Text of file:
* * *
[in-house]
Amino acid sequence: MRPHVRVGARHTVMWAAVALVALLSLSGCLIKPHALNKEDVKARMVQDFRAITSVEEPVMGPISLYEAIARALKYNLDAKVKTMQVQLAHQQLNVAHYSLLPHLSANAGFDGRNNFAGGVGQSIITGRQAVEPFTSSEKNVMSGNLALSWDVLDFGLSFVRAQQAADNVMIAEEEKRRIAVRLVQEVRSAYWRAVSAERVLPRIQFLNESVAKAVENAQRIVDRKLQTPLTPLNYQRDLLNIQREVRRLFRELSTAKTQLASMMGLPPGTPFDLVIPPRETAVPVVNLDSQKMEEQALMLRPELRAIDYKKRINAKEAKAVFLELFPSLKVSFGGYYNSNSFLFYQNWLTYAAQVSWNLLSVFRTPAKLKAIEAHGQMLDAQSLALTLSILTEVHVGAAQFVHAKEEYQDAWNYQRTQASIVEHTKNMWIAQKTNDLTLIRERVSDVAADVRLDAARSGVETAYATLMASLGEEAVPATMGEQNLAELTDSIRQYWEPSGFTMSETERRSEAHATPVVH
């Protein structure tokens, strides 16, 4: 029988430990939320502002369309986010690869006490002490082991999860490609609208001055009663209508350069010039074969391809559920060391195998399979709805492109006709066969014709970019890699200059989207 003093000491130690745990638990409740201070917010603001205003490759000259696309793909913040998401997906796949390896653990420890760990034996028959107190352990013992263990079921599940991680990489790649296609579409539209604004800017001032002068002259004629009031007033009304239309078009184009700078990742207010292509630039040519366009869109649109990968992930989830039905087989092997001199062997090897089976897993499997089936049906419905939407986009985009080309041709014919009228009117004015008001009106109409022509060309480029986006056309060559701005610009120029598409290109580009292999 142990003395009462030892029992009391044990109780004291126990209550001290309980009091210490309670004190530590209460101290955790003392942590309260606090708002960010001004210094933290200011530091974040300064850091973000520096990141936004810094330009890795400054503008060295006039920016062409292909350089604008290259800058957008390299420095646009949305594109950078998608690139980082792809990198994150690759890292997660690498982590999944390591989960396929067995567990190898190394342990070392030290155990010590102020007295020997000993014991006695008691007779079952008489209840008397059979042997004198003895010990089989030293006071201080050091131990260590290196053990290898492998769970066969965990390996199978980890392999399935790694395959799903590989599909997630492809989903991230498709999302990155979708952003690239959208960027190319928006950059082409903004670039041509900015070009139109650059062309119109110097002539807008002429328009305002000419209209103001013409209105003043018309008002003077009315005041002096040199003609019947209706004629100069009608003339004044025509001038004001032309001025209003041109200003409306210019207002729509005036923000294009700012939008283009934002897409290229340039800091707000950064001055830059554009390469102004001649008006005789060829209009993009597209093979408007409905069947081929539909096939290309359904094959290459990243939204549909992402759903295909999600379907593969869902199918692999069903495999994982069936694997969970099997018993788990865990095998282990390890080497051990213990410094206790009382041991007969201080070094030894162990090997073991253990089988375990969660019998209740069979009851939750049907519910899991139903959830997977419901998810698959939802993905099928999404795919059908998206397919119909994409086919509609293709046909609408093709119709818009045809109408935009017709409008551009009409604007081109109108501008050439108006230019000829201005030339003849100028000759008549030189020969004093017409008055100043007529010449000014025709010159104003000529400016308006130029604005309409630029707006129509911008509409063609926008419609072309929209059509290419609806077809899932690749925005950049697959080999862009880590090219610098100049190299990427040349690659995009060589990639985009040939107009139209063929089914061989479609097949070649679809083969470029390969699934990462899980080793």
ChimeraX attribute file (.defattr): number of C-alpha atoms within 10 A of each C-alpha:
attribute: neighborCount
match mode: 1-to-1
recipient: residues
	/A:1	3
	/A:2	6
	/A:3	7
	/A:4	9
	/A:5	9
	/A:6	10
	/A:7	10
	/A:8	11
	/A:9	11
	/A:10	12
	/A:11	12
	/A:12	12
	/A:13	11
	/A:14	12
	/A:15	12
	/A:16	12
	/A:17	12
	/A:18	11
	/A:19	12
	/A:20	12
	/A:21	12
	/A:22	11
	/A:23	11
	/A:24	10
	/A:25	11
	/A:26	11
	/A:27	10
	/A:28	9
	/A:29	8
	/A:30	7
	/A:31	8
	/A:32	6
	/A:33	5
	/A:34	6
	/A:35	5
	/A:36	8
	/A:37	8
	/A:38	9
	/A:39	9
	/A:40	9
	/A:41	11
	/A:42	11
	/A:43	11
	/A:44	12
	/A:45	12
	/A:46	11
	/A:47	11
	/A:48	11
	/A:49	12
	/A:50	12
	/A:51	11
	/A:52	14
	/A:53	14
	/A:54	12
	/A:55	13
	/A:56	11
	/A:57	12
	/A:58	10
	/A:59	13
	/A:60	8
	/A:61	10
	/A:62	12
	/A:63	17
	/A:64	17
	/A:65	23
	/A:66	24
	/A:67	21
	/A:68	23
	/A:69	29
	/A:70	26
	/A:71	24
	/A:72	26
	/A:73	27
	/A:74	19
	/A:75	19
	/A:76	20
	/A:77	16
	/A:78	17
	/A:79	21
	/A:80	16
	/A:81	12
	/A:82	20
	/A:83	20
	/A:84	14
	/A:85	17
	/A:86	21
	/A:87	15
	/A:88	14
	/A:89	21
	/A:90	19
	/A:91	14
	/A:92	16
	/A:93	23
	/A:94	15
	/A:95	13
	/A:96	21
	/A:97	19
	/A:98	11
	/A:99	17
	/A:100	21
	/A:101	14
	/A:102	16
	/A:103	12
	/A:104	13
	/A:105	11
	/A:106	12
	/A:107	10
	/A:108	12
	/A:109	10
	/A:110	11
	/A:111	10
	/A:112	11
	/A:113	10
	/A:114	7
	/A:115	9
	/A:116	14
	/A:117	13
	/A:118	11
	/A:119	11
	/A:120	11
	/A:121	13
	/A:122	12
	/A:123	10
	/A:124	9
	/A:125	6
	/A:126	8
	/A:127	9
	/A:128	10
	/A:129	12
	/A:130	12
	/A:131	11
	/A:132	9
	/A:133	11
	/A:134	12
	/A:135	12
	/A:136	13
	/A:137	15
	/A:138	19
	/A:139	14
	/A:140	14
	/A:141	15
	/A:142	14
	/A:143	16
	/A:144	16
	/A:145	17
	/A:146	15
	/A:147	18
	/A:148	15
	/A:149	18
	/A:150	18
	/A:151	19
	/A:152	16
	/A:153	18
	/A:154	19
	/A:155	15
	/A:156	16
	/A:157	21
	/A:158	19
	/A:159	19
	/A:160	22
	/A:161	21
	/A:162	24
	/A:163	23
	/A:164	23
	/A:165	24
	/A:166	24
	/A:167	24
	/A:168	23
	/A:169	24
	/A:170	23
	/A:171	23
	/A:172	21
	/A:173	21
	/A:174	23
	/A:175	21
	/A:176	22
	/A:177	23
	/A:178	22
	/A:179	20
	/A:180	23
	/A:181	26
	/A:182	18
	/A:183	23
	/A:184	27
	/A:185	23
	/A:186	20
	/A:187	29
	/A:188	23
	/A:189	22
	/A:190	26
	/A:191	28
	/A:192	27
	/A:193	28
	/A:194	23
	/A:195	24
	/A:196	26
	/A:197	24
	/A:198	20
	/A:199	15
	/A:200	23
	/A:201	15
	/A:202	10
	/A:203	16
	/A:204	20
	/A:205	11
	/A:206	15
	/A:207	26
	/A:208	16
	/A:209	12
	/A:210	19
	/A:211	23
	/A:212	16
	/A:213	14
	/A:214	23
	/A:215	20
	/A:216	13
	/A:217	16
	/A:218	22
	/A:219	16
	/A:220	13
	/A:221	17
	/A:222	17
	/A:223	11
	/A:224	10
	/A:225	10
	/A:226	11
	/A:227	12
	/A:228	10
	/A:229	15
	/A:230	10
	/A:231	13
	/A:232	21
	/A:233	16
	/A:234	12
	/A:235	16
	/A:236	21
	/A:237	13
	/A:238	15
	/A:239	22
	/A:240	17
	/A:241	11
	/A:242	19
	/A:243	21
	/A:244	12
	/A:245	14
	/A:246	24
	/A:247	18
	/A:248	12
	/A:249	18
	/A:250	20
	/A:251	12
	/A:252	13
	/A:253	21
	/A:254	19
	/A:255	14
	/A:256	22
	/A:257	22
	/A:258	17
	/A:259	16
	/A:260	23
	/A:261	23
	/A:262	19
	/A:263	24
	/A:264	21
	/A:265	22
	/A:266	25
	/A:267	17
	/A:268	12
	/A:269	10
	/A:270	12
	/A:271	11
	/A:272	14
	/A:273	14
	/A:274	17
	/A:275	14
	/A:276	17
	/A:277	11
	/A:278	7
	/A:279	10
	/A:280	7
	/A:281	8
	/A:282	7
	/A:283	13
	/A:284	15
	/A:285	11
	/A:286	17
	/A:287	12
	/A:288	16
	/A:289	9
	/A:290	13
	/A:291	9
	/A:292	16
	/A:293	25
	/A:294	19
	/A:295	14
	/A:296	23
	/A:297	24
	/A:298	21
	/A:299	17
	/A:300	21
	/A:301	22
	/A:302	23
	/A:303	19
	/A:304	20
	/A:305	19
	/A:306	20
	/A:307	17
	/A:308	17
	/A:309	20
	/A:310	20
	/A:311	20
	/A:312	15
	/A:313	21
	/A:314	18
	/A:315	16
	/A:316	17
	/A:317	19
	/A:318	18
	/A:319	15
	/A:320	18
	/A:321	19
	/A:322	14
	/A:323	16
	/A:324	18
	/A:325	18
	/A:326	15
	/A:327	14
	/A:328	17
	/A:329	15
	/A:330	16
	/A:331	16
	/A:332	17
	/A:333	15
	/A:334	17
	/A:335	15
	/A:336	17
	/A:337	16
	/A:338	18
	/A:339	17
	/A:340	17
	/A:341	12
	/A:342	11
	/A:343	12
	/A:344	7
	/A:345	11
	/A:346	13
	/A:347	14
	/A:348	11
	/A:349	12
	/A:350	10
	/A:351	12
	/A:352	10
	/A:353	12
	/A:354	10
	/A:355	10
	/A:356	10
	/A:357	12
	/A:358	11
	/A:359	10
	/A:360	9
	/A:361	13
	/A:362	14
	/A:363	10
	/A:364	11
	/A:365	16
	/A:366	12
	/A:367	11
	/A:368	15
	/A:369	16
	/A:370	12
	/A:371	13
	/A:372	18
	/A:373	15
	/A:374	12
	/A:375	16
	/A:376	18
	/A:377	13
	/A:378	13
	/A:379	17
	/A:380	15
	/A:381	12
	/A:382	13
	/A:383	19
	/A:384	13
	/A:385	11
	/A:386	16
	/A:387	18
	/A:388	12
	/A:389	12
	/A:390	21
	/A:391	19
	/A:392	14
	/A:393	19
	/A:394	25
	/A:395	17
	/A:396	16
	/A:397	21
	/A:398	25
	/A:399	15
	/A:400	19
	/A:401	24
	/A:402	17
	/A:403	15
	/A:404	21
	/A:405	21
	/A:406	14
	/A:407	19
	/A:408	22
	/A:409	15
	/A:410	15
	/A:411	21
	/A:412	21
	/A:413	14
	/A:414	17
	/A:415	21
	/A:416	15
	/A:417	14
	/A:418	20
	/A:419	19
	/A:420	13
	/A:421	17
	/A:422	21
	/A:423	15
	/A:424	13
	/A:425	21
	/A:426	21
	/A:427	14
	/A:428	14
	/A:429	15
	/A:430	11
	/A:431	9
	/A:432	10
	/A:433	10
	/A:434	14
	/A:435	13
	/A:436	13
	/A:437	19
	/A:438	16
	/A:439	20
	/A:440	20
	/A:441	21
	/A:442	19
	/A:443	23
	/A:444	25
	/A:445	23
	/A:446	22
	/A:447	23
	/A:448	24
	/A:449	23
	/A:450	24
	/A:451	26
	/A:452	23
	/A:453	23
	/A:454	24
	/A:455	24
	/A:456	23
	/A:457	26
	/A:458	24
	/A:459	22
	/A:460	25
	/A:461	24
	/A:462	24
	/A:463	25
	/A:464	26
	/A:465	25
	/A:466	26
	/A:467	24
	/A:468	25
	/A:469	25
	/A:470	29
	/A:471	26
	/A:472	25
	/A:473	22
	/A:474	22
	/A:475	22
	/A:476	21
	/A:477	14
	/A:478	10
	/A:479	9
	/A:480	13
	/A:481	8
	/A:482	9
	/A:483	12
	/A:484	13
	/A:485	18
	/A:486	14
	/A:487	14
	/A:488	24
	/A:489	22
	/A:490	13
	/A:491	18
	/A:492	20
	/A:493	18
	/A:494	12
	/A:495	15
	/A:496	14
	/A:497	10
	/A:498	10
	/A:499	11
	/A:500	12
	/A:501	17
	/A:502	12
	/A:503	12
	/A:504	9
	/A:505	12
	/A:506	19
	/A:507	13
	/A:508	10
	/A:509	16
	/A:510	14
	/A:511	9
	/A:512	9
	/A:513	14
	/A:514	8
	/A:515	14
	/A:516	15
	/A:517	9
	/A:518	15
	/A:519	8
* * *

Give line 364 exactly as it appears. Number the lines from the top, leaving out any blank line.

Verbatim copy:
	/A:357	12